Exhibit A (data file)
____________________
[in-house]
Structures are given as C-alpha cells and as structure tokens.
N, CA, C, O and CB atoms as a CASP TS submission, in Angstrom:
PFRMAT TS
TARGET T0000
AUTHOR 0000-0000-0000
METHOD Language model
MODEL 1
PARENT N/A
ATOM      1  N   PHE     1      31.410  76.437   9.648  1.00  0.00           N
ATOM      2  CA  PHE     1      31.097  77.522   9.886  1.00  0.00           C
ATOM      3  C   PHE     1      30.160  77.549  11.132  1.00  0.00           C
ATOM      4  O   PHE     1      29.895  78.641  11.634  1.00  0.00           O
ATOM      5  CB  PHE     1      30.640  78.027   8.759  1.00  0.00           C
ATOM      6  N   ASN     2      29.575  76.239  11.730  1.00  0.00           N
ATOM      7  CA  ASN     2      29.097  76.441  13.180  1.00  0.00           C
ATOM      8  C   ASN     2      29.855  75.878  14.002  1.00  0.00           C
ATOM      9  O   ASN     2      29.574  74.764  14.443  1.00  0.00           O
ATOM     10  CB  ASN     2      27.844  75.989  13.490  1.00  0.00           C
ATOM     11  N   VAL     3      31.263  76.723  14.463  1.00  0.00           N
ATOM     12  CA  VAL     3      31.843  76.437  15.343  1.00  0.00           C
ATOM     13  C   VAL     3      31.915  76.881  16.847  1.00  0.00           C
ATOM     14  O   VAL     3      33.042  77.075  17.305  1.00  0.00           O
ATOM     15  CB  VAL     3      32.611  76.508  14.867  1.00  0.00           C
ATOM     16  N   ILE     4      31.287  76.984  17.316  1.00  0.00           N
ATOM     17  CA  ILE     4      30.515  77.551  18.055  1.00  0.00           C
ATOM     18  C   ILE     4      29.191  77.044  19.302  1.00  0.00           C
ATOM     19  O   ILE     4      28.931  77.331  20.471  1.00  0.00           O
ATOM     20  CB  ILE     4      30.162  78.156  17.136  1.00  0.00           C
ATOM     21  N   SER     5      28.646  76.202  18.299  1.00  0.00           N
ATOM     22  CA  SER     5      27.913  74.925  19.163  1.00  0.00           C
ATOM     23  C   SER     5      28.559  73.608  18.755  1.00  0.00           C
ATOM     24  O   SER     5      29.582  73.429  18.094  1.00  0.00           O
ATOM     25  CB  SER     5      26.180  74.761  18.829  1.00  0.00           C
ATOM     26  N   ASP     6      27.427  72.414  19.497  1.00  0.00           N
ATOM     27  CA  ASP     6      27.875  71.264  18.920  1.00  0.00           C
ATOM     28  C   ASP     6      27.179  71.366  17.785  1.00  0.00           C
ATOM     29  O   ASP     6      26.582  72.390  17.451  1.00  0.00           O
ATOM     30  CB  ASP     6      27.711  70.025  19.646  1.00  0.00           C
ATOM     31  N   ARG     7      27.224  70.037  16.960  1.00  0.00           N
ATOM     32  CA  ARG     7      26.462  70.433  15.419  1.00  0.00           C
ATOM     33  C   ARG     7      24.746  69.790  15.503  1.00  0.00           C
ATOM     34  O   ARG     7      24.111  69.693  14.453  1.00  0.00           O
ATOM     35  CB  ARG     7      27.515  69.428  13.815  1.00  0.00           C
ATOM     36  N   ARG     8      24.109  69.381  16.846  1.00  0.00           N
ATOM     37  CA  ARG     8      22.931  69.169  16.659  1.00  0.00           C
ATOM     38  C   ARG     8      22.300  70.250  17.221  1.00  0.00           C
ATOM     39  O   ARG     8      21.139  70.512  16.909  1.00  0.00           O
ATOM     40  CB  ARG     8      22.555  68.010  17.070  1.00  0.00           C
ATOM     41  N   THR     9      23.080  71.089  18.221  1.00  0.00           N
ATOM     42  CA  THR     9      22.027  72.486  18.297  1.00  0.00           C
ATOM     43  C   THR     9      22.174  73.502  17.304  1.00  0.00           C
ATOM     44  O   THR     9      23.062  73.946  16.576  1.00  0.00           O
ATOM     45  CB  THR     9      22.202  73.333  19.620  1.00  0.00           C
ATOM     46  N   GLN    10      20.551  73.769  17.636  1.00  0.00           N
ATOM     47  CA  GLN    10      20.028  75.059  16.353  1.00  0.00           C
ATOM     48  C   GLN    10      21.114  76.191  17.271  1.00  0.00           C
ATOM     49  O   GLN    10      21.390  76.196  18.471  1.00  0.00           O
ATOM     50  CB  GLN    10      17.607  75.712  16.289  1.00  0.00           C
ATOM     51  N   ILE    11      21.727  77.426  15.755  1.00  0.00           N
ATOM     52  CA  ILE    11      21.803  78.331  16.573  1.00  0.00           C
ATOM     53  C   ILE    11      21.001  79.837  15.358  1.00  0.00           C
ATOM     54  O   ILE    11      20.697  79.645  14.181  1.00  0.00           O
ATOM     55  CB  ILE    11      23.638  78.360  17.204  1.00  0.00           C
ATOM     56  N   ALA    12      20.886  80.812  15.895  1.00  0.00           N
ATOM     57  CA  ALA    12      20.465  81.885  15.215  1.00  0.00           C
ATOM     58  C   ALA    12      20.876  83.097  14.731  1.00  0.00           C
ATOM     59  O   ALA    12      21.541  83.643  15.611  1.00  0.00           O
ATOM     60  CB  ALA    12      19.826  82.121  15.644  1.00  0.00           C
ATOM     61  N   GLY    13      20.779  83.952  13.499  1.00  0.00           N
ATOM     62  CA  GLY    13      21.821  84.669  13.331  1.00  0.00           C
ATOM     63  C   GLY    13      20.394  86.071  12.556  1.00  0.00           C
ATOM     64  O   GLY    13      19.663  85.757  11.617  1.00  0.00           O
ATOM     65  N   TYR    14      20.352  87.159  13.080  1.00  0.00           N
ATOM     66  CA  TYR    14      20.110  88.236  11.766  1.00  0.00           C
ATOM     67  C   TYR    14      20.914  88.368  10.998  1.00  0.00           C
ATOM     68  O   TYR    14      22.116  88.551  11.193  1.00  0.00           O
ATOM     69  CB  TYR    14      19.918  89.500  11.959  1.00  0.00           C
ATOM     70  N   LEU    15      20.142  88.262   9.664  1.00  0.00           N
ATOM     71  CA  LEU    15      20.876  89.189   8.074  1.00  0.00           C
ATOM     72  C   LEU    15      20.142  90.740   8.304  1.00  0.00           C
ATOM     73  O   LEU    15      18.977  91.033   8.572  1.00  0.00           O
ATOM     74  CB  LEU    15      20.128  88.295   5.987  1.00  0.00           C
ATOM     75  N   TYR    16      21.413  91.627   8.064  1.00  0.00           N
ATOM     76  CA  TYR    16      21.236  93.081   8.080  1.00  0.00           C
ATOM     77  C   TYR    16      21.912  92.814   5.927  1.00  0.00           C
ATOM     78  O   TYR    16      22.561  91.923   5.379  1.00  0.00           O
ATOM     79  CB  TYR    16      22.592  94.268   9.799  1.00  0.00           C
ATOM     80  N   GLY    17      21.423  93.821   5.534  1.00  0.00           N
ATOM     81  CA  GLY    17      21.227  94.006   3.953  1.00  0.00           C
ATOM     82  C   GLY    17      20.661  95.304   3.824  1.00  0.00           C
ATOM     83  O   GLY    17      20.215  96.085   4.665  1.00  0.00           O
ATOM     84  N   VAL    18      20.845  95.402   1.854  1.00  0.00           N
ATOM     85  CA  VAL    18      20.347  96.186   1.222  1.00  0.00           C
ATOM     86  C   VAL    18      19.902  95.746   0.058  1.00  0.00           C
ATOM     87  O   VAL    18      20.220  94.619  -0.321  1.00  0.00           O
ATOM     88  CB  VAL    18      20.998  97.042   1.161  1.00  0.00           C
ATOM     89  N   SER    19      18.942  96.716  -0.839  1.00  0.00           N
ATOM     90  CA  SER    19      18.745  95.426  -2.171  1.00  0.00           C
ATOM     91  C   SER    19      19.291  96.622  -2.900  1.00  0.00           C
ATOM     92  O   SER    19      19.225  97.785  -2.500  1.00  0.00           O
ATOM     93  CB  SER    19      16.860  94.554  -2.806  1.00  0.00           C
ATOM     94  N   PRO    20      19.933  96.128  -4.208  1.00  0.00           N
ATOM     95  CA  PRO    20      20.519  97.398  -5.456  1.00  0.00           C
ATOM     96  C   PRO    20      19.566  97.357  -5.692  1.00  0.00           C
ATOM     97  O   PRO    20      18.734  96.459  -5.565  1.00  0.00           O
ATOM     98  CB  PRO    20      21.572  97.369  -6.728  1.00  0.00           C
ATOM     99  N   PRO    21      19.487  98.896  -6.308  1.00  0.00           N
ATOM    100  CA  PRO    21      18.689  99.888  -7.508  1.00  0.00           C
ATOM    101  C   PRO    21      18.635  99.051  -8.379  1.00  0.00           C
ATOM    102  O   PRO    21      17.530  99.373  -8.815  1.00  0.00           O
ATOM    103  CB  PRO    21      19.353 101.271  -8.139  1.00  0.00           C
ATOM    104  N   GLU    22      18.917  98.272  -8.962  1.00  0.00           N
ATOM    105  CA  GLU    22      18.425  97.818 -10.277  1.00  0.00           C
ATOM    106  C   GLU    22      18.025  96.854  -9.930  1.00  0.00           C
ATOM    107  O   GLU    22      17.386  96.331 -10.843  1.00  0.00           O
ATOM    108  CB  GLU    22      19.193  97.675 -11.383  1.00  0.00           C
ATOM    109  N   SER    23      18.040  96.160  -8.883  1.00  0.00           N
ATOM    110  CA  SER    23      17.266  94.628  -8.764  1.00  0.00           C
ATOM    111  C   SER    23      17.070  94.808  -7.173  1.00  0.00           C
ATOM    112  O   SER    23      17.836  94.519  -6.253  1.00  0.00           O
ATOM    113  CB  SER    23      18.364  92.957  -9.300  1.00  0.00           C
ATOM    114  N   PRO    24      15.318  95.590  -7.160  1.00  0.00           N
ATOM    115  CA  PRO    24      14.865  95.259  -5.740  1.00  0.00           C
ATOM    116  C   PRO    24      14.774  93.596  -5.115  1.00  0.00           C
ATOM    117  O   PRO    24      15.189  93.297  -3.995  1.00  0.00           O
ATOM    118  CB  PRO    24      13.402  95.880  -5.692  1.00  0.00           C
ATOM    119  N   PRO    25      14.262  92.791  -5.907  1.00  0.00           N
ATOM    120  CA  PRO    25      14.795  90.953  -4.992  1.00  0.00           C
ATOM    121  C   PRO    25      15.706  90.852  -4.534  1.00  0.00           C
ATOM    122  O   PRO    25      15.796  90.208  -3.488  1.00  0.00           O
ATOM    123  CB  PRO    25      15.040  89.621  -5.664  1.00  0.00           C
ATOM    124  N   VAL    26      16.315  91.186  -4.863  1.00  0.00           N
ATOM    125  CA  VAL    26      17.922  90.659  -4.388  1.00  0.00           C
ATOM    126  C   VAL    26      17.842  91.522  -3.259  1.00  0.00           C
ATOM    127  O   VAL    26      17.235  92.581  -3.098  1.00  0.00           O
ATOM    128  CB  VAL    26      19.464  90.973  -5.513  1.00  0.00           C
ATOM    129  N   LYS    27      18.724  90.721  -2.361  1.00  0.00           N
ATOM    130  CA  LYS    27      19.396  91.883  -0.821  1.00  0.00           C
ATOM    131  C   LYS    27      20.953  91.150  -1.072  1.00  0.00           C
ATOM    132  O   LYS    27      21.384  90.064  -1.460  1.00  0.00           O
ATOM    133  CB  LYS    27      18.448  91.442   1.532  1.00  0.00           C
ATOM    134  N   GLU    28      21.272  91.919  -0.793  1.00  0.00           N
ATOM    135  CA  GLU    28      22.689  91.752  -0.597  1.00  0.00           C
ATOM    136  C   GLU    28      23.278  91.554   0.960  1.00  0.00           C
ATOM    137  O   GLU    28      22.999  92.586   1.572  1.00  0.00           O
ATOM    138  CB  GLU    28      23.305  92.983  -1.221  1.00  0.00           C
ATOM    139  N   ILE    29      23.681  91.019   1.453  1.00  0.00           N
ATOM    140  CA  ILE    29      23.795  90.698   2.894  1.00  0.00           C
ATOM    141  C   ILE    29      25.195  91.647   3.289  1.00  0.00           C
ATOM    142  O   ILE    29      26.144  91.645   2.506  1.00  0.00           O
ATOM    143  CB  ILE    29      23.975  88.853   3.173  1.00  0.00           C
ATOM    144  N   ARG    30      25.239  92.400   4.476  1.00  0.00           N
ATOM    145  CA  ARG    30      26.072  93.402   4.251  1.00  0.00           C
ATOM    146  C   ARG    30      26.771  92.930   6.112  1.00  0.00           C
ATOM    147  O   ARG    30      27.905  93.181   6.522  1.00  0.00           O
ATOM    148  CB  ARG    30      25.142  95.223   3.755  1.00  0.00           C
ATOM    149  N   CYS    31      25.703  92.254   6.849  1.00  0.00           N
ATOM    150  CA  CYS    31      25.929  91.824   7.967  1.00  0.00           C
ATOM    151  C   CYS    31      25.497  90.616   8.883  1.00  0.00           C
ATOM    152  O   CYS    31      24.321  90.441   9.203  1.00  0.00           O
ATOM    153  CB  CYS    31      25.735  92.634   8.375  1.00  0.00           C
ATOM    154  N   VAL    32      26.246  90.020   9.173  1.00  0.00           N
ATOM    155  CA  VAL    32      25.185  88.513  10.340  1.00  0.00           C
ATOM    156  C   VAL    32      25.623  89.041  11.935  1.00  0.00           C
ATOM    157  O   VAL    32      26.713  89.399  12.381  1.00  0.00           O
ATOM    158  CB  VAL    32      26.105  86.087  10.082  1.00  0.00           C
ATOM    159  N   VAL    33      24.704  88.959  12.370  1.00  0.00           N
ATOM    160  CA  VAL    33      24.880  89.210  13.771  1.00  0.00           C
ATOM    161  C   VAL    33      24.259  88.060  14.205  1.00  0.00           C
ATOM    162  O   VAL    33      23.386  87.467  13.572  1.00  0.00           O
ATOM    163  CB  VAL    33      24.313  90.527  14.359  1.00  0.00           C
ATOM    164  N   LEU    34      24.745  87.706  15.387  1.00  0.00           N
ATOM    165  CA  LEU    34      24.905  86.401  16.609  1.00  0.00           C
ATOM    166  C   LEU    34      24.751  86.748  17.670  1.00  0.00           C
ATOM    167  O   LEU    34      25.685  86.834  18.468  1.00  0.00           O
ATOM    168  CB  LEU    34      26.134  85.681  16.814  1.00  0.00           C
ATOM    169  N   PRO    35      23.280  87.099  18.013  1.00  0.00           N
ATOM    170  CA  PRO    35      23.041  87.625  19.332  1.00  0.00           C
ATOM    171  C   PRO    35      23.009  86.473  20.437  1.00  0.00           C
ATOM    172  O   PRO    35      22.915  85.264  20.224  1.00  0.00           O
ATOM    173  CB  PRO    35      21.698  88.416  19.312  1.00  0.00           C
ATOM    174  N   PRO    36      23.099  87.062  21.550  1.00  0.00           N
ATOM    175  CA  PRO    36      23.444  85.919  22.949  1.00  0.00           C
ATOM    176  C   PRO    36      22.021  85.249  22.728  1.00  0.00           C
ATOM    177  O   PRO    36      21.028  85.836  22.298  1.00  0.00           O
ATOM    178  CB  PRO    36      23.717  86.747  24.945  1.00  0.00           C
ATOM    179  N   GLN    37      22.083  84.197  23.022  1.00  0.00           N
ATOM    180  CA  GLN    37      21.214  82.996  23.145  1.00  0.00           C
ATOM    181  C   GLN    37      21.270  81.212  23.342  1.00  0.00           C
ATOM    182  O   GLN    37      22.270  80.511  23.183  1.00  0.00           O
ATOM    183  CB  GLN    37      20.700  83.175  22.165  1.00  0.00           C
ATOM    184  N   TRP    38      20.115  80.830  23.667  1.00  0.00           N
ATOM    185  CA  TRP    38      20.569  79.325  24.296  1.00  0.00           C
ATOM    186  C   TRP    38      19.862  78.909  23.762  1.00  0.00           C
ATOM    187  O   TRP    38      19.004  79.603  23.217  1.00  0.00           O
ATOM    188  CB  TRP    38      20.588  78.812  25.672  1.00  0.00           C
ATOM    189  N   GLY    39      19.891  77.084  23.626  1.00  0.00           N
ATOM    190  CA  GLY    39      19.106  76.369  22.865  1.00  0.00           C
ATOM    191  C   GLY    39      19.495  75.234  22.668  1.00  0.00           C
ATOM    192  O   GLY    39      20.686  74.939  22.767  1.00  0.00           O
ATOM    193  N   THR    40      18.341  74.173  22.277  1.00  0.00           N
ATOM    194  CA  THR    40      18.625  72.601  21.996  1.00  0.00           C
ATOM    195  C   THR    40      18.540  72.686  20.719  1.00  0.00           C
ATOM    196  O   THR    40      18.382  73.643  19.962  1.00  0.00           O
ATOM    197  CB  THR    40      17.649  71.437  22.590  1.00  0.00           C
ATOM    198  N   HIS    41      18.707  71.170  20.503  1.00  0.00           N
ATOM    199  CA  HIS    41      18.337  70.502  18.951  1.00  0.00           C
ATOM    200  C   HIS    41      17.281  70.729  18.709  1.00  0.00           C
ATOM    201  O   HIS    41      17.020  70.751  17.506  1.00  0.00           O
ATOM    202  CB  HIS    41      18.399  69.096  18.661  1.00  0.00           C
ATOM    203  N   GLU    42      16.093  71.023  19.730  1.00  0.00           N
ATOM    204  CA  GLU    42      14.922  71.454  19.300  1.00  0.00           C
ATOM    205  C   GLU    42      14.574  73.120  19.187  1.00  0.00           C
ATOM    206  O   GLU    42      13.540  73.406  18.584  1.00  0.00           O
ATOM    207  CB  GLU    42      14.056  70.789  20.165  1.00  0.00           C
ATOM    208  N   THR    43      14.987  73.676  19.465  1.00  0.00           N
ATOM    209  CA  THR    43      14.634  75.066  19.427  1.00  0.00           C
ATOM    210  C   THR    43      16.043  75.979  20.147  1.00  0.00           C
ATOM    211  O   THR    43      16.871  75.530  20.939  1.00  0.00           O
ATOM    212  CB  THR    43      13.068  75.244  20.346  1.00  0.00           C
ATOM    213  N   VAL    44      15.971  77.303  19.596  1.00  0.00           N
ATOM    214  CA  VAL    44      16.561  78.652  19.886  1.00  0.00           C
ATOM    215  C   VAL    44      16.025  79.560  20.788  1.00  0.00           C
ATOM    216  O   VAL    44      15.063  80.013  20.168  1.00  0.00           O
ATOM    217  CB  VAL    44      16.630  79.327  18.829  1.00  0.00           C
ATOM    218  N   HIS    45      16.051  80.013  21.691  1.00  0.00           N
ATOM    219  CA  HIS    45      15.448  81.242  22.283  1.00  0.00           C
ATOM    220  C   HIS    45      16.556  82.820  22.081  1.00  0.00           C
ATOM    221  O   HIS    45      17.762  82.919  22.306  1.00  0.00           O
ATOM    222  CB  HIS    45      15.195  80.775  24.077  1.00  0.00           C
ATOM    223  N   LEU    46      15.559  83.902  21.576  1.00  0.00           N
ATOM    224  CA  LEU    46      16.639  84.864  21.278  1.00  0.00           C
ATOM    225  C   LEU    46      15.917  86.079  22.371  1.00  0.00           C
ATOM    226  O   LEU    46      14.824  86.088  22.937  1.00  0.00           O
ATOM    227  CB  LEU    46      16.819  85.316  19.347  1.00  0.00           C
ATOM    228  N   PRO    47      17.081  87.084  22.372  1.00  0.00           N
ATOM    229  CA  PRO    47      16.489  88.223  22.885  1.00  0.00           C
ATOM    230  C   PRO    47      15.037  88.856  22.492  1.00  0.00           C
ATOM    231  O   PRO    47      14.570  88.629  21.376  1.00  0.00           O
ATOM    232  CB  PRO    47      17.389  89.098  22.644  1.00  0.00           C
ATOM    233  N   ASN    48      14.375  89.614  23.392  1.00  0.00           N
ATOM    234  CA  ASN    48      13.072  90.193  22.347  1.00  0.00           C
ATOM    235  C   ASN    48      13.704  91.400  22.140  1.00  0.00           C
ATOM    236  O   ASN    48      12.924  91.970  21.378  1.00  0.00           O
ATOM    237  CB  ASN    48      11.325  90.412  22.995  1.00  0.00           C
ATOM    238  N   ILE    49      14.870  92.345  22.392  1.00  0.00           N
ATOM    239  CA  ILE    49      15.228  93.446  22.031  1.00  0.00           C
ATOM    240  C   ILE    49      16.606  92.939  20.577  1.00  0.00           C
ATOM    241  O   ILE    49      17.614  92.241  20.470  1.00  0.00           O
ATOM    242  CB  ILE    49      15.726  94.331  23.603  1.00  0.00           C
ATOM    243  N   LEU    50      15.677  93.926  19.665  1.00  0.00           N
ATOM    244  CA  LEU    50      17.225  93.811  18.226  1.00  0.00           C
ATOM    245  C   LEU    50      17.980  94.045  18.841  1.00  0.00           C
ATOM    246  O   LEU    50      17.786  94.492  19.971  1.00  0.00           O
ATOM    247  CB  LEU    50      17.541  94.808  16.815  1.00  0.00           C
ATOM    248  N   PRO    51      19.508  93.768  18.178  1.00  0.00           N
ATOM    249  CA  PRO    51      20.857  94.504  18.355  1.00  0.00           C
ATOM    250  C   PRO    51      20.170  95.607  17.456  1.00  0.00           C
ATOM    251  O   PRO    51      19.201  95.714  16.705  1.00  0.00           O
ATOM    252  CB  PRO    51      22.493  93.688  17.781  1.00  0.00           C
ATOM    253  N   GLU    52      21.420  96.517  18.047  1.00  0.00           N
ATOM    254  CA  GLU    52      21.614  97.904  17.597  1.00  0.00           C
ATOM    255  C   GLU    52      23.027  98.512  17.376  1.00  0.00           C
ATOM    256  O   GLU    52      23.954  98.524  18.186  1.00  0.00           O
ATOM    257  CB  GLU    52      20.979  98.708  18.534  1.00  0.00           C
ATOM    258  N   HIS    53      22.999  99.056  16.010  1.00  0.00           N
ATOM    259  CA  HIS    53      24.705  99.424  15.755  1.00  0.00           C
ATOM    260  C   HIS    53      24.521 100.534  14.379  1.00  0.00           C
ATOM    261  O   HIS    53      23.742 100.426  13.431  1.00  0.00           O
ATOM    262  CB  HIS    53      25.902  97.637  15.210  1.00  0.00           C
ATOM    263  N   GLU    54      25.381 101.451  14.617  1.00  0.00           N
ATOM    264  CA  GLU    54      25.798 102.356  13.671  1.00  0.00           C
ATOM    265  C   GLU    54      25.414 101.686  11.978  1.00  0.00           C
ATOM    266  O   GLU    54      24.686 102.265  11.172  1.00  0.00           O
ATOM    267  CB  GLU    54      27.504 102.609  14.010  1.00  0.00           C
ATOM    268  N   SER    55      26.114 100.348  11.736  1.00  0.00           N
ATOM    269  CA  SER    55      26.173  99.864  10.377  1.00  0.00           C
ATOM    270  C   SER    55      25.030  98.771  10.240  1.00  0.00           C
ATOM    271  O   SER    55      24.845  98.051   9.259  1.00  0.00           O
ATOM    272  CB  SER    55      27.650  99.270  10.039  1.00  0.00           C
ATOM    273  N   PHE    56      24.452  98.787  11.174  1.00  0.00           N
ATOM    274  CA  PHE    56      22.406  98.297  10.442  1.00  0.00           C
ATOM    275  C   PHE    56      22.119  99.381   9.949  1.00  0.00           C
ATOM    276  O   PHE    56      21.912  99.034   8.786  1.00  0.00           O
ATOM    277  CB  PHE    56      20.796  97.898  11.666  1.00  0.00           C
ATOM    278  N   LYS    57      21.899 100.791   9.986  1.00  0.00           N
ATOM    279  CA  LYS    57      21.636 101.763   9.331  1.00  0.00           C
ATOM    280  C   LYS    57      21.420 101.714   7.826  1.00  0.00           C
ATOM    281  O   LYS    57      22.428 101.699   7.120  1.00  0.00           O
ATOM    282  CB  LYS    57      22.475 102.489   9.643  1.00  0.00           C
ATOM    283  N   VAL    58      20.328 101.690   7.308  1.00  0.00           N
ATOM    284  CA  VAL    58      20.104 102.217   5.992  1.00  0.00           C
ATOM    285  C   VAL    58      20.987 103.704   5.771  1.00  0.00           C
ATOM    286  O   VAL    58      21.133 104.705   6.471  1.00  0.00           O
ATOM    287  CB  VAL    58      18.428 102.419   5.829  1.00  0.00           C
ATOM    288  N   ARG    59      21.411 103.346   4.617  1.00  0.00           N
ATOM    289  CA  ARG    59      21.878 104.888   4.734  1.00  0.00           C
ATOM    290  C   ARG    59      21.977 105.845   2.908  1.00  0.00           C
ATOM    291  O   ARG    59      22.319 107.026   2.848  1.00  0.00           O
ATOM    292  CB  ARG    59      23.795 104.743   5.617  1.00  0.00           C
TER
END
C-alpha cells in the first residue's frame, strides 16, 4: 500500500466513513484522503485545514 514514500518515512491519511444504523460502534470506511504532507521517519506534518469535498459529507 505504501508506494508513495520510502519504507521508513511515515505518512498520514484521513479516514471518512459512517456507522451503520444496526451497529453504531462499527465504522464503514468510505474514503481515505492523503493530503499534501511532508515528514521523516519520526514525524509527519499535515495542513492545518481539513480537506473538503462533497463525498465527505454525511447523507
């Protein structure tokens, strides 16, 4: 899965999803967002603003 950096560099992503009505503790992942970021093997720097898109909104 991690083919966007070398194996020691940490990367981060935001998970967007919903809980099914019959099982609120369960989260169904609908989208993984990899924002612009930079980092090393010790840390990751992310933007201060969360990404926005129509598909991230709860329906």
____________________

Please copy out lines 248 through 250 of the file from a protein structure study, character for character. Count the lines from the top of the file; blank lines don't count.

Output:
ATOM    239  CA  ILE    49      15.228  93.446  22.031  1.00  0.00           C
ATOM    240  C   ILE    49      16.606  92.939  20.577  1.00  0.00           C
ATOM    241  O   ILE    49      17.614  92.241  20.470  1.00  0.00           O